Clearly more focused on tennis, versus the litany of distractions (including now a MOTH, of all things), Kei opened the final set with a break, then immediately held. Murray was flummoxed. But great champions overcome. After the changeover, Murray stepped-in, took returns even earlier, earned triple break point, and righted the ship…or so we thought.

At 2-all…Improbably…Nishikori dug himself out of a 40-15 hole and broke Murray to regain the upper-hand. Incredible stuff. He’d hang-on to the lead, winning his next service game.

Down 2-4, Murray battled, and held. After 3-and-a-half hours, Nishikori was pounding the heaviest pace of the match. There were zero free points. Both won exhausting rallies at the net; as point-shortening drop-shots proved ineffective.

Up 4-3, break-point Murray, Kei tried to serve-and-volley…and came up short. Suddenly we were back on-serve: 4-all.

Kei remained aggressive, but was starting to miss. His runs to the net left volleys long. After leading the entire 5th set, he was now serving just to stay in the match, down 4-5. Mission accomplished. Kei held at love.

At 5-all, thanks to a double-fault, Murray found himself facing ANOTHER break point. Nishikori threw down a drop-shot, Murray hustled and made a remarkable play on the ball…but Kei’s reactions were too keen. He stabbed at it, made contact, and lofted the ball over Murray’s head, cleanly into the court. The World #7 would have a chance to serve for the match…and a spot in his second US Open Semifinal.

Five points later, we were done. In their 9th career clash, Kei Nishikori earned his second career win over the World #2, and is now 5-0 against top-10 players at the US Open.

[5] Simona Halep (ROU) vs [1] Serena Williams (USA)

Final 6-2, 4-6, 6-3. Once upon a time (2014), Simona Halep defeated Serena Williams 6-0, 6-2 in the round-robin stage of the WTA Finals. In Serena’s words after that match: “My serve was at best in the 10 and under division in juniors. It was actually embarrassing I think describes the way I played. Yeah, very embarrassing.”

Since then, Serena has dominated Halep – in the 2015 Miami Semifinal…the 2015 Cincinnati Final…and earlier this year in the Quarterfinals at Indian Wells. After the first set, tonight appeared to be no different.


Serena jumped out to a 3-0 lead. Simona won the next two games, but that was all she had in her. Williams broke twice-more to take the set in just over 30-minutes.


Pedal to the floor…Serena held to start set-2, then dragged Halep through an exhausting 12-minute deuce battle before the World #5 could level it.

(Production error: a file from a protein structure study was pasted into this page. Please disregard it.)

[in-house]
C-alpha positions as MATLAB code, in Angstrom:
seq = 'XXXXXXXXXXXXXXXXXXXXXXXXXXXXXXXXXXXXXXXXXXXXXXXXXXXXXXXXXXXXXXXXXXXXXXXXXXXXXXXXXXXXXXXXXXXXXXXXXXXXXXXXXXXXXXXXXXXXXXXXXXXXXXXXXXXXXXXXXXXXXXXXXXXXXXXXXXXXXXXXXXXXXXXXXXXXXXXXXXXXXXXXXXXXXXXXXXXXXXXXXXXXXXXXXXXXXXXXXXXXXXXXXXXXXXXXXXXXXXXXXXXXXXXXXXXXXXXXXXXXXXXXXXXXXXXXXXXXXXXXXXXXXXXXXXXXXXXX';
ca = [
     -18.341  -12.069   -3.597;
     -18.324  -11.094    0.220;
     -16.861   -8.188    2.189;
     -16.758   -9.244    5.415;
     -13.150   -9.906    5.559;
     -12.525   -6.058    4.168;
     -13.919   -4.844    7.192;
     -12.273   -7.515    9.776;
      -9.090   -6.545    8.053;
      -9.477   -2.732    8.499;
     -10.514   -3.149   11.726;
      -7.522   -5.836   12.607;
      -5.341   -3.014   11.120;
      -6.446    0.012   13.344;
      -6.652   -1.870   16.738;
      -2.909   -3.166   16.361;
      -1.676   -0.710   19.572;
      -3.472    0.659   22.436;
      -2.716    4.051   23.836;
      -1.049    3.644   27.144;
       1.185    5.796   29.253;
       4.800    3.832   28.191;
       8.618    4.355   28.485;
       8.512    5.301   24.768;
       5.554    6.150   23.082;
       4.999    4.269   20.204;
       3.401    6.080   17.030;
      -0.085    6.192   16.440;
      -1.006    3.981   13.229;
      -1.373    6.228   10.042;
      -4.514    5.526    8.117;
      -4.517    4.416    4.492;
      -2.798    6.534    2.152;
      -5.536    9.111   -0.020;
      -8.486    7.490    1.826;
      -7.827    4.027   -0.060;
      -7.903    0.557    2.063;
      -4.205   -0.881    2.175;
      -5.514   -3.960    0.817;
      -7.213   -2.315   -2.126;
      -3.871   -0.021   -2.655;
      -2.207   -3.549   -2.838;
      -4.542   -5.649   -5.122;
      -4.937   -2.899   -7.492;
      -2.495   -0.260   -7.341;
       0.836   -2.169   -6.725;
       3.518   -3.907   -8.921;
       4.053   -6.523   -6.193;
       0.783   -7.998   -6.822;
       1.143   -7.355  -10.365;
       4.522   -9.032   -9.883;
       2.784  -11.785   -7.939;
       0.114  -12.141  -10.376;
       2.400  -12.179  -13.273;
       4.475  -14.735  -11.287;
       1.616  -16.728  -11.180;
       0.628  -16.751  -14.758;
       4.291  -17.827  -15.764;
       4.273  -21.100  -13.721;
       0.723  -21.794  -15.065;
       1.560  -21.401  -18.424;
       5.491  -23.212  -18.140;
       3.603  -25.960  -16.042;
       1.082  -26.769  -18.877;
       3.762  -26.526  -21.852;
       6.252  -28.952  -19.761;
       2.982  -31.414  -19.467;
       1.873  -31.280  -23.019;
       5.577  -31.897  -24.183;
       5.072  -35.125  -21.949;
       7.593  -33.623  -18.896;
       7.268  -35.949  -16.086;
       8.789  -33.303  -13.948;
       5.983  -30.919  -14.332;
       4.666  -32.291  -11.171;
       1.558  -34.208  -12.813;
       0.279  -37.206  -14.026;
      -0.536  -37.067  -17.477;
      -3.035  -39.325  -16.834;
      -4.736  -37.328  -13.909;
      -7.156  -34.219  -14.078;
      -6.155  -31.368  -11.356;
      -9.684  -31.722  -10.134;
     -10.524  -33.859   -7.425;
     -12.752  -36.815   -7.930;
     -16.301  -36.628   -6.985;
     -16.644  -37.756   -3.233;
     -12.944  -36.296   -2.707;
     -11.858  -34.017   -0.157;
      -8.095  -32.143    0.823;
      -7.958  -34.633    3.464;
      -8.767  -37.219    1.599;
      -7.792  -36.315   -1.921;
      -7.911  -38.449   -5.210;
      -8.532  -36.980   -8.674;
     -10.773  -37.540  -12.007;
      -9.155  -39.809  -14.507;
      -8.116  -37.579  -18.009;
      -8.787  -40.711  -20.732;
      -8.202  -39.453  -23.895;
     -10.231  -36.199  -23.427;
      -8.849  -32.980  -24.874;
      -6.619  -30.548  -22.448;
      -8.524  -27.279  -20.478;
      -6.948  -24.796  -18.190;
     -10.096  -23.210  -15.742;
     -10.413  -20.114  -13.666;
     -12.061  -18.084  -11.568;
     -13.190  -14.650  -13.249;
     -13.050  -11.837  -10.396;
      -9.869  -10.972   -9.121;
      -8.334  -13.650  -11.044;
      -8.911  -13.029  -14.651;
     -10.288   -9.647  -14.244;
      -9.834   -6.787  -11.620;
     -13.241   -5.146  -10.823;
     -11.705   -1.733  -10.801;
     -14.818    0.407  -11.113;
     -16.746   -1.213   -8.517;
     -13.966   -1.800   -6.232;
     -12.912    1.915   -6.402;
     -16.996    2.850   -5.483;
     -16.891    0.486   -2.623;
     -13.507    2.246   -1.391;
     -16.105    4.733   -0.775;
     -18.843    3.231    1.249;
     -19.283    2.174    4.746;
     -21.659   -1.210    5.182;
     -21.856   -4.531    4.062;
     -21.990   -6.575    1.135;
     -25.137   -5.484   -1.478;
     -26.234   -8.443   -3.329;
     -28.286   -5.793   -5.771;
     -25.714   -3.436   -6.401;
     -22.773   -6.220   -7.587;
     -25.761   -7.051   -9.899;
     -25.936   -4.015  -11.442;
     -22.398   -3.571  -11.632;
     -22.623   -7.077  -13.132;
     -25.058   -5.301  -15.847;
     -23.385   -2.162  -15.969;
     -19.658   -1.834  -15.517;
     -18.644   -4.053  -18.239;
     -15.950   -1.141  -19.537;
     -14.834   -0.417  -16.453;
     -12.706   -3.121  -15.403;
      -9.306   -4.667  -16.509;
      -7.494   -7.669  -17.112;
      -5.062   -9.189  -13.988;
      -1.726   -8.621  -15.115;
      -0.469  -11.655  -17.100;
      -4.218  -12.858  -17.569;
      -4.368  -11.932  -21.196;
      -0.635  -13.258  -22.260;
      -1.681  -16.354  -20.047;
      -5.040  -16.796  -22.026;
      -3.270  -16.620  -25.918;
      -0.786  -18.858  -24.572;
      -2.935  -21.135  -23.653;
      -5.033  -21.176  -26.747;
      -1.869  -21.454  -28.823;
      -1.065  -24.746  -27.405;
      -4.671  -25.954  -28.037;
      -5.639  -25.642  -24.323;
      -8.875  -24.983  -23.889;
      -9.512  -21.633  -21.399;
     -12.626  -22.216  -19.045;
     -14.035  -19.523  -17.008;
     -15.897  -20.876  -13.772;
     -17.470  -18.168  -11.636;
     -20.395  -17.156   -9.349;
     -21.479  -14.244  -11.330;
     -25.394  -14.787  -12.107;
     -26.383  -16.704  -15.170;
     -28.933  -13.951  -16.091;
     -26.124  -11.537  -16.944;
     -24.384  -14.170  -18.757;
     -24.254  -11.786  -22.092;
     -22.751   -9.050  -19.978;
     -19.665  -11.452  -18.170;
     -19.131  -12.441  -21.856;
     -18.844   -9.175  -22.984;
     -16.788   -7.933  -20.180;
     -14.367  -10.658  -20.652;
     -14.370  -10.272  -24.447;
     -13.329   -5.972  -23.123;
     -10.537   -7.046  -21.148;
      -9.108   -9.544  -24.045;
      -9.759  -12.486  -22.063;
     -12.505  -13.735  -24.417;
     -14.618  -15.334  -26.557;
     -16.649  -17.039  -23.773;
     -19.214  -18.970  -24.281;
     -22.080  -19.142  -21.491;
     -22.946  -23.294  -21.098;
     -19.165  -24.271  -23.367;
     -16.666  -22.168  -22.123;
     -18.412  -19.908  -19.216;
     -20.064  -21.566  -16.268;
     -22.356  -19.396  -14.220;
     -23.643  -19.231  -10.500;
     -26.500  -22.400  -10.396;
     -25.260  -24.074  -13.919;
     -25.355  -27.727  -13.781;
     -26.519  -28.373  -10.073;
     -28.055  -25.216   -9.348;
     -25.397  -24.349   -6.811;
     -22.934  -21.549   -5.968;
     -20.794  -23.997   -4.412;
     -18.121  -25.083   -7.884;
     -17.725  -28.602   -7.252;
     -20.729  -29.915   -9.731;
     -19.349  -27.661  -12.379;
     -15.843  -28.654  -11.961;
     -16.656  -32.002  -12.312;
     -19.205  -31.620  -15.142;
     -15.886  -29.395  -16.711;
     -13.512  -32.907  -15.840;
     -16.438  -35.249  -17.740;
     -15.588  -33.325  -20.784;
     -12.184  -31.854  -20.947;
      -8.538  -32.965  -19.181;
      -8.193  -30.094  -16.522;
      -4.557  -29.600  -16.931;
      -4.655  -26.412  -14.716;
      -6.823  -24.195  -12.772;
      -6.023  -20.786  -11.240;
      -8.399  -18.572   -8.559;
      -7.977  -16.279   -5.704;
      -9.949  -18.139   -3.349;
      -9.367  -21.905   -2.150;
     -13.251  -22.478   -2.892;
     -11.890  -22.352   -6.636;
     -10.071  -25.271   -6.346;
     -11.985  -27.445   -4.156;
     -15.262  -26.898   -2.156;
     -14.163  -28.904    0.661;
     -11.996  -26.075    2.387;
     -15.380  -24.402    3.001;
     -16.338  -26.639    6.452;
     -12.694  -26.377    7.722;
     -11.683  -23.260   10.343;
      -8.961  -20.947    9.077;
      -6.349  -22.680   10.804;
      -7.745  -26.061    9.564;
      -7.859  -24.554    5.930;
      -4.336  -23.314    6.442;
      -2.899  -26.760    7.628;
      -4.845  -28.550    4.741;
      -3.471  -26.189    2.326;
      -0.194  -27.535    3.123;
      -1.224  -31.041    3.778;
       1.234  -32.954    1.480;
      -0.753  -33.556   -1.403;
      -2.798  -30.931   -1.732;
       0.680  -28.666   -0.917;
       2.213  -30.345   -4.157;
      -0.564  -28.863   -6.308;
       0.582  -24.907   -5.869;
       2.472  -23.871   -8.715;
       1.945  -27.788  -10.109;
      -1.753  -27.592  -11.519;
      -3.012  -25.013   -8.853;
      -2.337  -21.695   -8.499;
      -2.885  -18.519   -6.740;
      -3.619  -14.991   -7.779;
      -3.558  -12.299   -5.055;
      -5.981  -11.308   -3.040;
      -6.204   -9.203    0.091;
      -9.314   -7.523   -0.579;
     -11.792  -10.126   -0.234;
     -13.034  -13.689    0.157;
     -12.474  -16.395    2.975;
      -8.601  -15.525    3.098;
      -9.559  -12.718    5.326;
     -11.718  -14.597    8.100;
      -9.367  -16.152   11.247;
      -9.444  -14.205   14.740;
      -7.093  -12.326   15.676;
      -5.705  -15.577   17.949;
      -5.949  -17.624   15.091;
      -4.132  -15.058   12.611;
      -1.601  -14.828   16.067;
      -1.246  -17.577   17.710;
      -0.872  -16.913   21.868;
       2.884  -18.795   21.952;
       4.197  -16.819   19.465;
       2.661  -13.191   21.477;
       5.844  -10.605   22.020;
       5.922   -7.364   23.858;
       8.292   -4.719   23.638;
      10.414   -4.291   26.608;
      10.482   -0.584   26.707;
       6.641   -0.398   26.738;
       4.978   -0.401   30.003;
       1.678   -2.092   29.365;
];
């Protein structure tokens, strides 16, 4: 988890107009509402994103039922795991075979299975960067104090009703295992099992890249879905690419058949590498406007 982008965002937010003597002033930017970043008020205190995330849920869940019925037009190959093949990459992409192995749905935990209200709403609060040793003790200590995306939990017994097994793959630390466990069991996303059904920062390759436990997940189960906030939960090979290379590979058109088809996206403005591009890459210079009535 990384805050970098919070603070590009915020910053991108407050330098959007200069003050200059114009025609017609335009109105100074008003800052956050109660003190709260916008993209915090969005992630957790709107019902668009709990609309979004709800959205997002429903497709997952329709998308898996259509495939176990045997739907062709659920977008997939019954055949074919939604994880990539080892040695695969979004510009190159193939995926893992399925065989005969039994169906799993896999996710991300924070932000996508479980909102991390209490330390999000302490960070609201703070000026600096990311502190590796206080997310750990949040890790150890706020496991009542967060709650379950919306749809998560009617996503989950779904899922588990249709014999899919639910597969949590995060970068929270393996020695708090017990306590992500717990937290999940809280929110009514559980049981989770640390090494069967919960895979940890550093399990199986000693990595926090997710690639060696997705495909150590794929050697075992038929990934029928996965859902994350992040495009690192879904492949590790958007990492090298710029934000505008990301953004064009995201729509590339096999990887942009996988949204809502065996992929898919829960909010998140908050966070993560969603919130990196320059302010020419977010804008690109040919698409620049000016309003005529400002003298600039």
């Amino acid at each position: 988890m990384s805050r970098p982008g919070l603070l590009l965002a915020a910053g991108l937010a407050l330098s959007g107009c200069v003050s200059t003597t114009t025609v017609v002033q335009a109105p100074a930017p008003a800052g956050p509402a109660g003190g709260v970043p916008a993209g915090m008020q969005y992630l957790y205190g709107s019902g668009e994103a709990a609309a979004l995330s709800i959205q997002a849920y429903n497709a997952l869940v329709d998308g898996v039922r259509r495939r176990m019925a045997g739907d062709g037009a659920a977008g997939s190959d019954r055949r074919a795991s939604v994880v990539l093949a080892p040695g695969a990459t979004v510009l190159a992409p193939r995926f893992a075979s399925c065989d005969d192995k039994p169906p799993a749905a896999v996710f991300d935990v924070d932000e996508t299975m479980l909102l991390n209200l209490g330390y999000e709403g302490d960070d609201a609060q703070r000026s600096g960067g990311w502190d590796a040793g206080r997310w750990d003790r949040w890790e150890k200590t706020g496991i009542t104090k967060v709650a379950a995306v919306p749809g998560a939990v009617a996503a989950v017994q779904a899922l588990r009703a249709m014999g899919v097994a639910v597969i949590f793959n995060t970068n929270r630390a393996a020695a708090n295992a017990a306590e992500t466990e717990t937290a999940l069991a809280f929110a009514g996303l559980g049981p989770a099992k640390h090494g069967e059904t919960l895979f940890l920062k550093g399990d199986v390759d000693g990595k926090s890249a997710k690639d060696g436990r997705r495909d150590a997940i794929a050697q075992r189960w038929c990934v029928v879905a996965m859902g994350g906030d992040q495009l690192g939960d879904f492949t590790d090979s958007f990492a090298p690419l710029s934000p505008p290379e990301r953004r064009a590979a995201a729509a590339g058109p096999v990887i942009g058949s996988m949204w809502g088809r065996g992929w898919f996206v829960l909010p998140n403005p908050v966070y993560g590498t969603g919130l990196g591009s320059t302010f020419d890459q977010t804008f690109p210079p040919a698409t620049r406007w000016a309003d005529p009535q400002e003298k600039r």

Though it felt like Serena had the edge, the win juiced Halep’s mojo. Suddenly, Simona had double break point on the 6-time US Open champ. Serena erased both with a pair of aces; but several deuces later, Williams handed-over the break with a double fault. Uh-oh.

Halep held to go up 3-1. Serena answered with a hard-fought hold of her own, throwing-down a double fist-pump on the game’s final winner. At 5-3, Simona earned set-point at 30-40 on Serena’s serve, but Williams ultimately kept the set alive – forcing Simona to serve for it.

This turned into a hell of a show. Serena earned her first break-point as Simona sent a forehand long. Two points later, Halep earned set-point. The see-saw went back and forth for what seemed like an eternity. Finally, after 5 break-points for Serena, Simona Halep leveled the match on set-point #4. Clutch performance.


After the first sit-down, Serena picked-up the early break, then held to go-up 4-1 – two games away from her 8th consecutive US Open Semifinal. Down 2-5, Simona did her part, successfully serving to stay in the match. At 5-3, Serena did hers…serving out the win.

Juan Martin Del Potro (ARG) vs [3] Stan Wawrinka (SUI)

Final 7-6(5), 4-6, 6-3, 6-2. This was the 8th career meeting between Juan Martin Del Potro and Stan Wawrinka. Going-in, the head-to-head favored Delpo, who picked up his 4th win over Stan earlier this Summer in the 2nd-Round of the Wimbledon Championships.


Set-1 started with the dominant Del Potro we got used to seeing in Rio. Behind that epic forehand, he jumped ahead 3-0 before the first changeover. Down 1-4, Stan battled back, winning three consecutive games to get back on serve. In the tie-break, it was Stan’s turn to jump ahead 3-0. Up 4-2 at the change of ends, Wawrinka eventually won the tie-break 7-5, and the set.


Juan Martin Del Potro struck first in set-2, breaking the World #3 to go up 4-3. 3-games and 3-dozen windmill forehands later, we were all even after nearly 2-hours of play. “Ole…ole ole ole…Delpo…Delpo…”


Set-3 started at midnight. If were going five, we were on pace to shatter a record. It’s a three-way tie for the latest night match here in Flushing. 2:26am is the magic number…

  • 2014 R16 Kei Nishikori def Milos Ranic
  • 2012 3R Philipp Kohlschreiber def John Isner
  • 1993 2R Mats Wilander def Mikael Pernfors

Just after 12:30, Stan earned a timely break, leaping ahead 5-3…a chance to serve-out the set, and shave some time off the match. At 12:40 – two-hours and 33-minutes into the match, the Swiss was up 2-1.


Del Potro took a page from Kei Nishikori to start the fourth, mixing-in drop-shots, trying to shorten points. It didn’t help. The Argentine looked gassed. Stan broke right off the top, then came back from 0-30 to consolidate. He was just 4-games away from his 3rd career US Open Semifinal. Delpo fans were undeterred – chanting, cheering, a chorus of “Ole’s” urging him on. Sadly – for them and Delpo – Stan marched to his seat saluting the sleepless, up two breaks 3-0. Just past the 3-hour mark, Warinka delivered an ace to go up 5-1…while Delpo held at love to keep the match alive.

It all came down to game-8: “Ole – ole ole ole – Delpo, Delpo!” The big Argentine’s fans wouldn’t even let Stan serve, cheering-on Juan from court-side, desperate for more. Delpo was clearly touched, applauding from the opposite end of the court. Finally Stan stepped-in, and 5-points later – with a flawless backhand up the line – rightfully earned his spot in the 2016 US Open Semifinals, avenging June’s loss in the 2nd-Round at Wimbledon.